Certainly, TV has the distinct advantages of incumbency, when it comes to advertising. Agency buyers have relationships with their network counterparts. Clients are accustomed to spending big on TV, and can see their spots plain as day as they run. Nielsen’s ratings, flawed as they are, have been running the same way for 25 years, and agencies have developed their own proprietary tools for tracking and measuring the impact of TV ads. Old habits die hard. Still, the advantages of online media are profound. TV networks offer ad buyers an audience of a predicted size and mix of demographics (age, gender, ethnicity, location, etc.) and if the actual audience varies from the prediction in any meaningful way, the network promises to make good by running free ads to make up the difference. Online video ads can be targeted to specific individual users with precise demographic and behavioral attributes – e.g. consumers who have visited a company’s website recently or who have recently searched for information on new cars. Most streaming video ads allow viewers to “opt out” and advertisers only pay for the ads that are actually watched by consumers. Finally, online advertisers have the ability to follow consumers AFTER the commercial impression to see the impact on purchasing behavior. Do viewers, exhorted to visit a website to get more information, actually go to the website or even buy? Online advertisers know and TV advertisers do not.
Exh 21: Annual Newspaper Advertising Spend versus Circulation, 1950-2012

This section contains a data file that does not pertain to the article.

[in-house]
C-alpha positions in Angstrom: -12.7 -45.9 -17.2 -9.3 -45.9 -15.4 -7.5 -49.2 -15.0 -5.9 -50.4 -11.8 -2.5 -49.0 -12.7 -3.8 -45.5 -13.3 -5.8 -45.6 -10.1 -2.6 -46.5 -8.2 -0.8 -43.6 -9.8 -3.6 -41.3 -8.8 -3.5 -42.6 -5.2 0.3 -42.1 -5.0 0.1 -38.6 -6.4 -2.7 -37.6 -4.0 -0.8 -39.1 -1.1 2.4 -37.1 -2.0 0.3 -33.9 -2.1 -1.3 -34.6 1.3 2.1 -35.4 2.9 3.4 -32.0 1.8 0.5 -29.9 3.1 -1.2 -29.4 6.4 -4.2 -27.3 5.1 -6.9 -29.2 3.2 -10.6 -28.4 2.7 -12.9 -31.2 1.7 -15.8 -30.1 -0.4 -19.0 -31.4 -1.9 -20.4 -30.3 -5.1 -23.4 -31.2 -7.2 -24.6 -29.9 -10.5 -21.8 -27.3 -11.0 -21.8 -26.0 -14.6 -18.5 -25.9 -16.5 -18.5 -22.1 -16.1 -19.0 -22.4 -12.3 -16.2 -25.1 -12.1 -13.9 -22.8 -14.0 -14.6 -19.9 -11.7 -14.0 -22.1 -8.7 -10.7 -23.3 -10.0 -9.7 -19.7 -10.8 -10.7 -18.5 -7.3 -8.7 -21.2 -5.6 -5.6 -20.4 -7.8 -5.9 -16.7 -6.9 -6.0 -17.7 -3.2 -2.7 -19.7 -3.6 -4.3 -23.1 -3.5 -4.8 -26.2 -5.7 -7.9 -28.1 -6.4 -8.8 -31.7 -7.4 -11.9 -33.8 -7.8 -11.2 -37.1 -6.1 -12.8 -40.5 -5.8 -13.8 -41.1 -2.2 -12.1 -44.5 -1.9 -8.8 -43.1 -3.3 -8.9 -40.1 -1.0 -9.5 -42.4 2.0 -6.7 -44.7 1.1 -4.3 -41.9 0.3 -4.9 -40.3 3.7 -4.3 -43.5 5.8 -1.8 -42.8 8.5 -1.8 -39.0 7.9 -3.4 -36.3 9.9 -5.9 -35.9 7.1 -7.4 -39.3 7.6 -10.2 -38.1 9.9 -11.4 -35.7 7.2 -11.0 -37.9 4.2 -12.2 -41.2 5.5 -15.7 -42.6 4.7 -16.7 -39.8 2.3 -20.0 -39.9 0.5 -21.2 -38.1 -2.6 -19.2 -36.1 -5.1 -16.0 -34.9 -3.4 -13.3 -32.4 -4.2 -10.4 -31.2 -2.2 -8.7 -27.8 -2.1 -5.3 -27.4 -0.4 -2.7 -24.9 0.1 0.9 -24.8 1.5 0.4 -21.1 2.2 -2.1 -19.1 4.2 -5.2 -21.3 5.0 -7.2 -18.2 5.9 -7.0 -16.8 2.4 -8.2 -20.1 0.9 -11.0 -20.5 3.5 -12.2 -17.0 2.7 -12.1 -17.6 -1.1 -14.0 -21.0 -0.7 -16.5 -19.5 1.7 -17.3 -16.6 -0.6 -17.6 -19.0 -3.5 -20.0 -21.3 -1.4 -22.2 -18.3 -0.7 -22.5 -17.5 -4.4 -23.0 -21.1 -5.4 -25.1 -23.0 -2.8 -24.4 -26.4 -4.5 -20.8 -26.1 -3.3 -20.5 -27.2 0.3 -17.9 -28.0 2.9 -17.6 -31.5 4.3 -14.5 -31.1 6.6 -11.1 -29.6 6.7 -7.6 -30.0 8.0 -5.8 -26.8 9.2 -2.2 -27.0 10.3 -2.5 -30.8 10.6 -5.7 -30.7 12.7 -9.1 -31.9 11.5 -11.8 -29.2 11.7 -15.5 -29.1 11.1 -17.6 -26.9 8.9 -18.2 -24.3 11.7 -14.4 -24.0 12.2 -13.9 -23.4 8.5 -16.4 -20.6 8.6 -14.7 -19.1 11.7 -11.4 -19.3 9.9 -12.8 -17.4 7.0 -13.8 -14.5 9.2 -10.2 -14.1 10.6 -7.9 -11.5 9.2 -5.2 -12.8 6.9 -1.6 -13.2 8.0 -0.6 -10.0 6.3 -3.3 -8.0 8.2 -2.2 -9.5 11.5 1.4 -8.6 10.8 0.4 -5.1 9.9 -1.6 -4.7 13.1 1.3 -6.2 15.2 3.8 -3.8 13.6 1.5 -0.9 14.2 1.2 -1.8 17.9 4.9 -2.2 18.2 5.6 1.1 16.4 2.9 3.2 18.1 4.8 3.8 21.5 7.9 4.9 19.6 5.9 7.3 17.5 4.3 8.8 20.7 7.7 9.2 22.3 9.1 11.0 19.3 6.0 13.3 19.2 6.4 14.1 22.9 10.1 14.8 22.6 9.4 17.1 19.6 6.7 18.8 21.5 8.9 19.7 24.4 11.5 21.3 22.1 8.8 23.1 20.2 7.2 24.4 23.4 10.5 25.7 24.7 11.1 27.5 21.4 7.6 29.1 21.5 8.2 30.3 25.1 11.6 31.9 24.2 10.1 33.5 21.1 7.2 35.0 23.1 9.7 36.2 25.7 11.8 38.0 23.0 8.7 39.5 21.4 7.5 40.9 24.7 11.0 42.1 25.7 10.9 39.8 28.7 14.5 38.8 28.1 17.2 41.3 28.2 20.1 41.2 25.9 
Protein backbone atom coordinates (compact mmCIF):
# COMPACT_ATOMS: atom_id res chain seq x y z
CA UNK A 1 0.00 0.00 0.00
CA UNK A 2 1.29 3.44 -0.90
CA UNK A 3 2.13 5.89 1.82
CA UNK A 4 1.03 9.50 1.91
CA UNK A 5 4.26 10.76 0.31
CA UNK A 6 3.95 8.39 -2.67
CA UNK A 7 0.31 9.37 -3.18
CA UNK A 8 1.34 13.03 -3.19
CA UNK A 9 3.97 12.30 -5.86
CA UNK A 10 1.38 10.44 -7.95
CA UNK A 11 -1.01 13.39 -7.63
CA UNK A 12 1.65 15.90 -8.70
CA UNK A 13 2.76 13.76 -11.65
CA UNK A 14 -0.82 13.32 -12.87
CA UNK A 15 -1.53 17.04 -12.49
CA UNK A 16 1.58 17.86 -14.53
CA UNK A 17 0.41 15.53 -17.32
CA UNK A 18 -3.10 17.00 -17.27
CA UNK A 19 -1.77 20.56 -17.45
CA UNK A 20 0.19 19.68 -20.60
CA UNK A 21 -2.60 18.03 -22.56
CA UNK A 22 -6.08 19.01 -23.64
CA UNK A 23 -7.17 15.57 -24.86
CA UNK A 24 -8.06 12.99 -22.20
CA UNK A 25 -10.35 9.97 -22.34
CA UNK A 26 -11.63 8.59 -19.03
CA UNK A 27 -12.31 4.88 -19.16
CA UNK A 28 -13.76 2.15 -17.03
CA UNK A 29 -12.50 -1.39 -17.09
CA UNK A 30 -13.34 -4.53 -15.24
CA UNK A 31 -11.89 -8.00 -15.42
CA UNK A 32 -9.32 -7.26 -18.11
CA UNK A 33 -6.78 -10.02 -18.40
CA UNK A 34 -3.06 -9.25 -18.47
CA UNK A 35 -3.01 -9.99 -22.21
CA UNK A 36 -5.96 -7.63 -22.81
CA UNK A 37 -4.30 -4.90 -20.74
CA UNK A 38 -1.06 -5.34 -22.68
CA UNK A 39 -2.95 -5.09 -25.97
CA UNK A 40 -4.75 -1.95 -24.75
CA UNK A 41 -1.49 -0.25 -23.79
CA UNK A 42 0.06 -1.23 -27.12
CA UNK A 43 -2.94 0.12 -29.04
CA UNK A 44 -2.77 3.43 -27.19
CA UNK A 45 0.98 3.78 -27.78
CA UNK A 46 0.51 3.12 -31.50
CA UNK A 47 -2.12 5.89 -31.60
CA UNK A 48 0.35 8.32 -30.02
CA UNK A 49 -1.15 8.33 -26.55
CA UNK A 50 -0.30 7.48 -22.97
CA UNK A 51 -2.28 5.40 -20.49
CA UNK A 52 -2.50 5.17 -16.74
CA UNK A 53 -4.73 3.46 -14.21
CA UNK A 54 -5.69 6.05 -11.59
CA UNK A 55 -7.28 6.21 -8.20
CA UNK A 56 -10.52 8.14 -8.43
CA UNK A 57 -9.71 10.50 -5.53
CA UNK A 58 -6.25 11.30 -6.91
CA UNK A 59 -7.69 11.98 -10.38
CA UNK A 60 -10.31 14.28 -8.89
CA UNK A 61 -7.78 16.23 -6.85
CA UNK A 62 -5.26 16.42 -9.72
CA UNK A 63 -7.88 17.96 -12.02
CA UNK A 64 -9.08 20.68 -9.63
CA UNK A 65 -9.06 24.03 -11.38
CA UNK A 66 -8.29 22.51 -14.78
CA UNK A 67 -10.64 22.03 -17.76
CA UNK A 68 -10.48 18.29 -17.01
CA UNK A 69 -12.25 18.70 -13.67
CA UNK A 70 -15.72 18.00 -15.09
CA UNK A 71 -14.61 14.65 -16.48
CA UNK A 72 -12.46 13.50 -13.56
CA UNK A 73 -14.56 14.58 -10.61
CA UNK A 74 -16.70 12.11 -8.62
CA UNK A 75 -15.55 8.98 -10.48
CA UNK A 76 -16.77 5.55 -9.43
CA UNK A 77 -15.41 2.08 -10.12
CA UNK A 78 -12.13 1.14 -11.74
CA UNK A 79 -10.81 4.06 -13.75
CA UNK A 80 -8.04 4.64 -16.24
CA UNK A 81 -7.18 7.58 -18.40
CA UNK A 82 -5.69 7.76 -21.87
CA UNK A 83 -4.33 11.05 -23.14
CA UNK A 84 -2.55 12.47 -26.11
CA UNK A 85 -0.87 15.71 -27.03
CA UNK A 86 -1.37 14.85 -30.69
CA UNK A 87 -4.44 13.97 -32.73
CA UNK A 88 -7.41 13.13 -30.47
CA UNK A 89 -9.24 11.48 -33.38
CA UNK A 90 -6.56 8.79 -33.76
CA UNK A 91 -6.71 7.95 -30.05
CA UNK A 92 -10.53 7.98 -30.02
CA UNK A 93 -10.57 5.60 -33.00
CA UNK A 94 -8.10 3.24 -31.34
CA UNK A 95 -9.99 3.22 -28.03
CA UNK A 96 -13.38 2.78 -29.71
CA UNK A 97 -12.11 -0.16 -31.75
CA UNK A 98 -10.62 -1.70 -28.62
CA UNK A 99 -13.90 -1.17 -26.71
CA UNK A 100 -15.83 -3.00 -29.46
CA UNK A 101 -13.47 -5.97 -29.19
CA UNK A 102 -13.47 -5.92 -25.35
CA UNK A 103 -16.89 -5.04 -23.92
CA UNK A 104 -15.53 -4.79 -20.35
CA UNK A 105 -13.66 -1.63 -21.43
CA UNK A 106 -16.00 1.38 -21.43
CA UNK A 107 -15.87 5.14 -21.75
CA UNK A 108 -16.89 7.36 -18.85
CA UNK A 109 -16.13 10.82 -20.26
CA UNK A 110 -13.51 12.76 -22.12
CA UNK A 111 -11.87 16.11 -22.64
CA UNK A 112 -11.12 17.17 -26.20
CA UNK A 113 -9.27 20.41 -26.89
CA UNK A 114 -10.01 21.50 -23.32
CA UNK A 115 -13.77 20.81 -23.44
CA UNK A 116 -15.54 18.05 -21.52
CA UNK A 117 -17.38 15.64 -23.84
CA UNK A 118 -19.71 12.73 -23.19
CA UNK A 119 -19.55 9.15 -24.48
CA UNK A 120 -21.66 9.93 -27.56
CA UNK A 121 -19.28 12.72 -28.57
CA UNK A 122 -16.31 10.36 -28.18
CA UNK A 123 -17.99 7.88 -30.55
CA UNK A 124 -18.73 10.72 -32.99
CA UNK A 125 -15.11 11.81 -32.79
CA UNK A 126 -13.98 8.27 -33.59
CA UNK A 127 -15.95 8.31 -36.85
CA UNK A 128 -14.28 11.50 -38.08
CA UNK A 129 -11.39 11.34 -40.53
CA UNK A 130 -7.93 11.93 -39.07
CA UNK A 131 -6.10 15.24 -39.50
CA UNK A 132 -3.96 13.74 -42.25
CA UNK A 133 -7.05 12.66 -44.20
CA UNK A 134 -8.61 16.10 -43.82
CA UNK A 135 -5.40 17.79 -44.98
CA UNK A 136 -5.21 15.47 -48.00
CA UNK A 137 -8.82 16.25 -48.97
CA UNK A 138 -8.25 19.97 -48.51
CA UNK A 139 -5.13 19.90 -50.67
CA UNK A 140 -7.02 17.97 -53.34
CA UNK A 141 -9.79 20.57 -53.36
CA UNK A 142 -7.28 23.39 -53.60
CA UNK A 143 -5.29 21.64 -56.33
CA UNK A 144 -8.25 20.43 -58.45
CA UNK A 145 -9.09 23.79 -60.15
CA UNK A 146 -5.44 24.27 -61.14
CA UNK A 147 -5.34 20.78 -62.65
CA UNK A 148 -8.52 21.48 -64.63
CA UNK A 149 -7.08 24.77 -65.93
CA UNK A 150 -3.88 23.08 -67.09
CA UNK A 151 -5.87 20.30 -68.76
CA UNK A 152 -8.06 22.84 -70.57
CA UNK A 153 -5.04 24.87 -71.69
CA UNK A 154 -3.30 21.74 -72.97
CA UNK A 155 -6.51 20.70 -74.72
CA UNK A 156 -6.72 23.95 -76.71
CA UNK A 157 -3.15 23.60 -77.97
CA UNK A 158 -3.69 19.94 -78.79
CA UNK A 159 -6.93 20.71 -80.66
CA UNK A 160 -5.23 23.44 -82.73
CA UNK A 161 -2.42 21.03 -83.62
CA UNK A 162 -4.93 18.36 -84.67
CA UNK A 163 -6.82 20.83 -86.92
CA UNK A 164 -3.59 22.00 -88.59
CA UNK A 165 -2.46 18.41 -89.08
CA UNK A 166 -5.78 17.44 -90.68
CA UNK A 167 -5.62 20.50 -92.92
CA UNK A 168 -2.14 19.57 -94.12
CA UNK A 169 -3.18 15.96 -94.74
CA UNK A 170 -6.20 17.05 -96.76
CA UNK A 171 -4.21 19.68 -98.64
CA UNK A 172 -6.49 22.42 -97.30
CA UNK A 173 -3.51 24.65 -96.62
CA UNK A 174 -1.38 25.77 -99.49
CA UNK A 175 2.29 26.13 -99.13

The final argument – that primetime audiences have been dropping for years, while TV ad CPMs keep going up – is dangerous. The history of newspaper advertising is a sobering example of why this is true. US newspaper circulation began dropping in 1992, yet newspaper advertising receipts continued to rise (Exhibit 21). Newspaper ad revenues took a big hit with the internet bubble recession of 2001, but resumed growth in 2003 and reached a new peak in 2006. Industry executives and analysts during the post recession recovery made their cases for “Newspaper Exceptionalism”. Newspapers were unique vehicles for advertising, went the argument, and, as such, were evergreen despite the deteriorating audience. Local, time sensitive advertisers – movie theaters, auto dealers, grocery stores, classified advertisers, etc. – had no other medium appropriate to their needs, went the spiel. History has been unkind to these arguments. Newspaper advertising sales fell 60% between 2006 and 2009. Many papers have ceased publishing and all of the others are struggling. With this context, it is difficult to imagine that TV can remain exceptional forever.